Neuroimaging studies with positron emission tomography (PET) and functional magnetic resonance imaging (fMRI) have begun to describe the functional neuroanatomy of emotion. Taken separately, specific studies vary in task dimensions and in type(s) of emotion studied and are limited by statistical power and sensitivity. By examining findings across studies, we sought to determine if common or segregated patterns of activations exist across various emotional tasks. We reviewed 55 PET and fMRI activation studies (yielding 761 individual peaks) which investigated emotion in healthy subjects. Peak activation coordinates were transformed into a standard space and plotted onto canonical 3-D brain renderings. We divided the brain into 20 nonoverlapping regions, and characterized each region by its responsiveness across individual emotions (positive, negative, happiness, fear, anger, sadness, disgust), to different induction methods (visual, auditory, recall/imagery), and in emotional tasks with and without cognitive demand. Our review yielded the following summary observations: (1) The medial prefrontal cortex had a general role in emotional processing; (2) fear specifically engaged the amygdala; (3) sadness was associated with activity in the subcallosal cingulate; (4) emotional induction by visual stimuli activated the occipital cortex and the amygdala; (5) induction by emotional recall/imagery recruited the anterior cingulate and insula; (6) emotional tasks with cognitive demand also involved the anterior cingulate and insula. This review provides a critical comparison of findings across individual studies and suggests that separate brain regions are involved in different aspects of emotion.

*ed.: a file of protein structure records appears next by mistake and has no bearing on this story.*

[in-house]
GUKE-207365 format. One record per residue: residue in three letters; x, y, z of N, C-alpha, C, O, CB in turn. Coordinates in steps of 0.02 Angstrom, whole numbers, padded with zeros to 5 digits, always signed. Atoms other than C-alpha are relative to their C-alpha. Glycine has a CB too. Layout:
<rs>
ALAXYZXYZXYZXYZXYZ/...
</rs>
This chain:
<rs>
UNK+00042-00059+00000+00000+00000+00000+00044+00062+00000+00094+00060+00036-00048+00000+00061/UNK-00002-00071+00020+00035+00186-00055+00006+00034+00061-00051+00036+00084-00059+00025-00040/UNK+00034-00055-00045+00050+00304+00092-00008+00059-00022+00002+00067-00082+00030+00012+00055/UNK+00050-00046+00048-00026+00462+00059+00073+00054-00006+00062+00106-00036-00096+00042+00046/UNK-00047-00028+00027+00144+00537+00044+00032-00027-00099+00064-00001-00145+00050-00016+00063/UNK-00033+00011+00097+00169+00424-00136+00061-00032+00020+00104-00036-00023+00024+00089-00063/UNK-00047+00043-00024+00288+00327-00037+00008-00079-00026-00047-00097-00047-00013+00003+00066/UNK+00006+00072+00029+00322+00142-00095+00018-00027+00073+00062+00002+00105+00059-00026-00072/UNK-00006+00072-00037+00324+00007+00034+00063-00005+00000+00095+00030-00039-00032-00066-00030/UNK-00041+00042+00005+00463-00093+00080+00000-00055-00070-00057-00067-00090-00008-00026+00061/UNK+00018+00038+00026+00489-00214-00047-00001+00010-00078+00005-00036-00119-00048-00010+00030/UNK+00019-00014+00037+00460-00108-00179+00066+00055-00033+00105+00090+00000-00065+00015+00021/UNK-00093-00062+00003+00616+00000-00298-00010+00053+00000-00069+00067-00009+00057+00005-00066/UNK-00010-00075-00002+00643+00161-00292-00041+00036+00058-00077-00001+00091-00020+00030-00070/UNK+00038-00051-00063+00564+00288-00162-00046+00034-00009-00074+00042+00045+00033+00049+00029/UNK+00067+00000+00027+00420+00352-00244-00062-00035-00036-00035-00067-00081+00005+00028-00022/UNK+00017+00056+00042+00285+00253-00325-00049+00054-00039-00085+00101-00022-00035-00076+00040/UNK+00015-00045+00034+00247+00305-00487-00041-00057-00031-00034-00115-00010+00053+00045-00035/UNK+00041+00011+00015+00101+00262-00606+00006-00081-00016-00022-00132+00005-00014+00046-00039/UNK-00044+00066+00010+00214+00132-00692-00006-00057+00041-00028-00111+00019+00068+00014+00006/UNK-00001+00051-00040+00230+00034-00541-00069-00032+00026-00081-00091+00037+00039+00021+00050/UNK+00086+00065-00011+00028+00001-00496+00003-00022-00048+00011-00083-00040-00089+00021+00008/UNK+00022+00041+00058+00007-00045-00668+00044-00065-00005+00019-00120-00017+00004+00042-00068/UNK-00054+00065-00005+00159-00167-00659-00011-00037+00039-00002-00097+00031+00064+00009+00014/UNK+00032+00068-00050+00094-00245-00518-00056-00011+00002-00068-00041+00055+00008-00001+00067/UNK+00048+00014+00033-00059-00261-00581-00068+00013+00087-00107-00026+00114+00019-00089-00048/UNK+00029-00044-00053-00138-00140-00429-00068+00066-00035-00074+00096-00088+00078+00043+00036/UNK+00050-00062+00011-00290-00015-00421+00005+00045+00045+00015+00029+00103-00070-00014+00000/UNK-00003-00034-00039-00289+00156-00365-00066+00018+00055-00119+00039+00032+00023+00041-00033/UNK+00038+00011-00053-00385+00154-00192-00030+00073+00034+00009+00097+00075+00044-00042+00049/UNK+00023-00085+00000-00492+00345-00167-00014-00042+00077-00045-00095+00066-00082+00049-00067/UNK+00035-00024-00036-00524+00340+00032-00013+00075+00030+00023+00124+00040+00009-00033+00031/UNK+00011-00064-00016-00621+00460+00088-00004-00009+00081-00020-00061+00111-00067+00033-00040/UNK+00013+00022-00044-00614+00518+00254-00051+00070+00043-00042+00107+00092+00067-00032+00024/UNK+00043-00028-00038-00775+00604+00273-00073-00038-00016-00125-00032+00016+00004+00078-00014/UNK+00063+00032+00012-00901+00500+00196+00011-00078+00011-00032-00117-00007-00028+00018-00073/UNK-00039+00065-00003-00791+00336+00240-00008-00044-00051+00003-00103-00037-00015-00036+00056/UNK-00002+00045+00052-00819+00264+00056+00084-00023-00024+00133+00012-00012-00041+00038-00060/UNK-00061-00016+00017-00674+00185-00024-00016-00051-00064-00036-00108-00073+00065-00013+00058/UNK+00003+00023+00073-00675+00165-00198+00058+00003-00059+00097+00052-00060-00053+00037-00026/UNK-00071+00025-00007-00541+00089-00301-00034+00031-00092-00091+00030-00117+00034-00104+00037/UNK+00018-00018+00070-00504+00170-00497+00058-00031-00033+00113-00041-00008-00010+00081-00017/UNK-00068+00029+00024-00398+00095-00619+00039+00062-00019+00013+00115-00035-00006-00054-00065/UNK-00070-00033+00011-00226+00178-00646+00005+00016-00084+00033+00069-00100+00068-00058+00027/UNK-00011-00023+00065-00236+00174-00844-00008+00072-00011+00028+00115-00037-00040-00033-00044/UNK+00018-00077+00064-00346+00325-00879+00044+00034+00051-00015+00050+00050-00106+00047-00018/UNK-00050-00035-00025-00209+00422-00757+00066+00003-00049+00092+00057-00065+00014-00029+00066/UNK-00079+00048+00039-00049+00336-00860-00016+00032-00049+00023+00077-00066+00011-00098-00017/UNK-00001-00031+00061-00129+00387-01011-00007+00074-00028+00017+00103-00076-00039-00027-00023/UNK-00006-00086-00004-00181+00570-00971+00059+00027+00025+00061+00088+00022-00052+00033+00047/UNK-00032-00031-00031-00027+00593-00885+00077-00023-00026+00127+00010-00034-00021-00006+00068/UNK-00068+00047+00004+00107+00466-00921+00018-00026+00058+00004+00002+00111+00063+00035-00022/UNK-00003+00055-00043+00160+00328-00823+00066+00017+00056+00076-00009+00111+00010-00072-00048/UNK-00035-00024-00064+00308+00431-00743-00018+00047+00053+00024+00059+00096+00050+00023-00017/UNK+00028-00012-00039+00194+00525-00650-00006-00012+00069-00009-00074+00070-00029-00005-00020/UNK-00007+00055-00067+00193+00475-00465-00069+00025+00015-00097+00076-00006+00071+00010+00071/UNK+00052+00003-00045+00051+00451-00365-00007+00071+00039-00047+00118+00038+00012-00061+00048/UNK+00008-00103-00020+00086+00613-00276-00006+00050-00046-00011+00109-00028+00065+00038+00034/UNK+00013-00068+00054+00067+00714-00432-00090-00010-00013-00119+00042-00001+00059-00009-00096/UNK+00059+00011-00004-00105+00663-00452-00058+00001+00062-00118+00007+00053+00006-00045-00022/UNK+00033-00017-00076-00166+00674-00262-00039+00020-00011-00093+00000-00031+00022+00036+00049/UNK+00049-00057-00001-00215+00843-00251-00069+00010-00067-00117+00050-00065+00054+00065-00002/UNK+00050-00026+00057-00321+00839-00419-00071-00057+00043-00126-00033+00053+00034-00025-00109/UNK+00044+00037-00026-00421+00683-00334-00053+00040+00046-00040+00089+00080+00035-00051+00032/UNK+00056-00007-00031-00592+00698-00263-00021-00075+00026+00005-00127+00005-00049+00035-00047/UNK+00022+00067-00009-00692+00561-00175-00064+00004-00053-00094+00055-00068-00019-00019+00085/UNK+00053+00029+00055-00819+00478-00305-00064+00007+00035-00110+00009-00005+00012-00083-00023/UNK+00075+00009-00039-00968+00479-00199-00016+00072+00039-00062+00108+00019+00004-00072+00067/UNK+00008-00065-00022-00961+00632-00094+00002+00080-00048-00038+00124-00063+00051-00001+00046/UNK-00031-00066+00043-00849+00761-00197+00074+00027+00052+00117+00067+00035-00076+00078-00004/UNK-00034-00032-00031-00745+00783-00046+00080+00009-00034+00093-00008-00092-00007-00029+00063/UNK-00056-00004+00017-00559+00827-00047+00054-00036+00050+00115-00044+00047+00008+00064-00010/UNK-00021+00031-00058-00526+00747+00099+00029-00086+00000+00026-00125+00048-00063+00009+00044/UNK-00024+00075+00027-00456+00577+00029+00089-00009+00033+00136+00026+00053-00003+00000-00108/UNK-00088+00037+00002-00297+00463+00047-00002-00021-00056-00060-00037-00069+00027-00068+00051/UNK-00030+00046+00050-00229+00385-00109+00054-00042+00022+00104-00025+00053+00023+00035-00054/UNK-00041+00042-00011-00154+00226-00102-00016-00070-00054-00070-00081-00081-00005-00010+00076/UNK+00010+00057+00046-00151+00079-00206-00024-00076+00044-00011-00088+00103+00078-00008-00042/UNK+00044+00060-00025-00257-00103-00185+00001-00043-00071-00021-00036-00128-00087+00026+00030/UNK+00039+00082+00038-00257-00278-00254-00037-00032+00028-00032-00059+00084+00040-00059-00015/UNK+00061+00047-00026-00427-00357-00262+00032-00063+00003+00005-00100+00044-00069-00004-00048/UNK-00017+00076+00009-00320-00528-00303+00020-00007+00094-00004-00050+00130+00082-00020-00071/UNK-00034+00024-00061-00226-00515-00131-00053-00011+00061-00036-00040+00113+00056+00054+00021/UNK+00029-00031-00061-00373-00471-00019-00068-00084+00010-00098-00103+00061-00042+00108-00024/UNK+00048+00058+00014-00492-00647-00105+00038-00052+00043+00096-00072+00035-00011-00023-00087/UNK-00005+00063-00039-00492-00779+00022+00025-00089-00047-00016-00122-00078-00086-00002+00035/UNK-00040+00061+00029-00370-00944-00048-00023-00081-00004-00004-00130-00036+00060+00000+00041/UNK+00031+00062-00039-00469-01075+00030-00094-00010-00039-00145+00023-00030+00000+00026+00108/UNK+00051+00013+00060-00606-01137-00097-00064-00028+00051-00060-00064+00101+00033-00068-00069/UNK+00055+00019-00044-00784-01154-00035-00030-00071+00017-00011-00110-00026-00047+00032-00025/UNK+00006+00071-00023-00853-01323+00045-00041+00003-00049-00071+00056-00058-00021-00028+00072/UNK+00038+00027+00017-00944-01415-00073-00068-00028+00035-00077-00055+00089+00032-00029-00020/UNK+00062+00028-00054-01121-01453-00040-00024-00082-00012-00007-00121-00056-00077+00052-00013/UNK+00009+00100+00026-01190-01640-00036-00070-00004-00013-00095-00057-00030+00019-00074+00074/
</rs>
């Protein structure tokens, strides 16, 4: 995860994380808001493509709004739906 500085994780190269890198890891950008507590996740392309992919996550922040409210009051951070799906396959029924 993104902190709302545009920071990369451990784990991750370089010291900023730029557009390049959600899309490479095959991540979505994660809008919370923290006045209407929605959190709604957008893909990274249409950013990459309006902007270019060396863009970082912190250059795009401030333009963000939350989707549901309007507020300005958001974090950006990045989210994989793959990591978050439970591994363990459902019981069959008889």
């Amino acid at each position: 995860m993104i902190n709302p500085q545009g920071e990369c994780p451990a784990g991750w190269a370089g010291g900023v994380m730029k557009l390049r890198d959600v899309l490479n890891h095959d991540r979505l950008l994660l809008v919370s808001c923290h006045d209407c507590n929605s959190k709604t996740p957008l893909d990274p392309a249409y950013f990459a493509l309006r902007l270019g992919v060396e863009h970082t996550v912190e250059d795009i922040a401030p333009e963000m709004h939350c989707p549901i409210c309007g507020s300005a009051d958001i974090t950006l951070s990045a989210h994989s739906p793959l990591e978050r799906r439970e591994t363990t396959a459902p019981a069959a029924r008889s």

ASJC Scopus subject areas
- Cognitive Neuroscience